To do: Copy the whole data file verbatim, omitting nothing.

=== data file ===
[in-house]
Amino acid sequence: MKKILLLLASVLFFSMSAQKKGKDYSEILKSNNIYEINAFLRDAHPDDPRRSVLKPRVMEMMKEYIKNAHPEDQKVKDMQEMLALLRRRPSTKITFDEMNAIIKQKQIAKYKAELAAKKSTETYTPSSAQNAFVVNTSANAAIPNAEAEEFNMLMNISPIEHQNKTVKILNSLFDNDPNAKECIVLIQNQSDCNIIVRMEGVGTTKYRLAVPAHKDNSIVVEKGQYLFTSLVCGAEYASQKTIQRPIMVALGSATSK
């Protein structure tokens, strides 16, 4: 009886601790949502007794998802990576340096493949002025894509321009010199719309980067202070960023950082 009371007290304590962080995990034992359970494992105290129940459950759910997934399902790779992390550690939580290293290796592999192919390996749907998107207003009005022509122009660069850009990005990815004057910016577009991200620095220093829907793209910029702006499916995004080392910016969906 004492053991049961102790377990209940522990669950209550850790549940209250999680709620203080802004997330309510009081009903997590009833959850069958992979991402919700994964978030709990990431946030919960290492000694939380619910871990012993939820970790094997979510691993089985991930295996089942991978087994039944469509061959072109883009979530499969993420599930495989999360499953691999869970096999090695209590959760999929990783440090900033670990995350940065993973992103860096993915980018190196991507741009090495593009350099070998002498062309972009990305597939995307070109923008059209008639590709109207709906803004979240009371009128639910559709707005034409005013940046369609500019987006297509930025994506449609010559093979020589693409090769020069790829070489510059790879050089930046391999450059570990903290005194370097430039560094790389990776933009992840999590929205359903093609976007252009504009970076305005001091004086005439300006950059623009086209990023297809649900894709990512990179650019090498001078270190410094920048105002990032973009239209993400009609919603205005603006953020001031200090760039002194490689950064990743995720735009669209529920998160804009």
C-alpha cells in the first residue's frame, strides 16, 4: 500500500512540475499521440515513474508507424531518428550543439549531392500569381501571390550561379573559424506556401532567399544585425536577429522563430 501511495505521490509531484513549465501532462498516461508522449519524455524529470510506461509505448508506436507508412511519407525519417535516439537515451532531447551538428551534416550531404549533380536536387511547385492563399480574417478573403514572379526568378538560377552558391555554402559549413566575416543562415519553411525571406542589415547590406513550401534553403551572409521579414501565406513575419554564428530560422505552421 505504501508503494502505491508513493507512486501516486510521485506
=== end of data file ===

[in-house]
Amino acid sequence: MKKILLLLASVLFFSMSAQKKGKDYSEILKSNNIYEINAFLRDAHPDDPRRSVLKPRVMEMMKEYIKNAHPEDQKVKDMQEMLALLRRRPSTKITFDEMNAIIKQKQIAKYKAELAAKKSTETYTPSSAQNAFVVNTSANAAIPNAEAEEFNMLMNISPIEHQNKTVKILNSLFDNDPNAKECIVLIQNQSDCNIIVRMEGVGTTKYRLAVPAHKDNSIVVEKGQYLFTSLVCGAEYASQKTIQRPIMVALGSATSK
């Protein structure tokens, strides 16, 4: 009886601790949502007794998802990576340096493949002025894509321009010199719309980067202070960023950082 009371007290304590962080995990034992359970494992105290129940459950759910997934399902790779992390550690939580290293290796592999192919390996749907998107207003009005022509122009660069850009990005990815004057910016577009991200620095220093829907793209910029702006499916995004080392910016969906 004492053991049961102790377990209940522990669950209550850790549940209250999680709620203080802004997330309510009081009903997590009833959850069958992979991402919700994964978030709990990431946030919960290492000694939380619910871990012993939820970790094997979510691993089985991930295996089942991978087994039944469509061959072109883009979530499969993420599930495989999360499953691999869970096999090695209590959760999929990783440090900033670990995350940065993973992103860096993915980018190196991507741009090495593009350099070998002498062309972009990305597939995307070109923008059209008639590709109207709906803004979240009371009128639910559709707005034409005013940046369609500019987006297509930025994506449609010559093979020589693409090769020069790829070489510059790879050089930046391999450059570990903290005194370097430039560094790389990776933009992840999590929205359903093609976007252009504009970076305005001091004086005439300006950059623009086209990023297809649900894709990512990179650019090498001078270190410094920048105002990032973009239209993400009609919603205005603006953020001031200090760039002194490689950064990743995720735009669209529920998160804009």
C-alpha cells in the first residue's frame, strides 16, 4: 500500500512540475499521440515513474508507424531518428550543439549531392500569381501571390550561379573559424506556401532567399544585425536577429522563430 501511495505521490509531484513549465501532462498516461508522449519524455524529470510506461509505448508506436507508412511519407525519417535516439537515451532531447551538428551534416550531404549533380536536387511547385492563399480574417478573403514572379526568378538560377552558391555554402559549413566575416543562415519553411525571406542589415547590406513550401534553403551572409521579414501565406513575419554564428530560422505552421 505504501508503494502505491508513493507512486501516486510521485506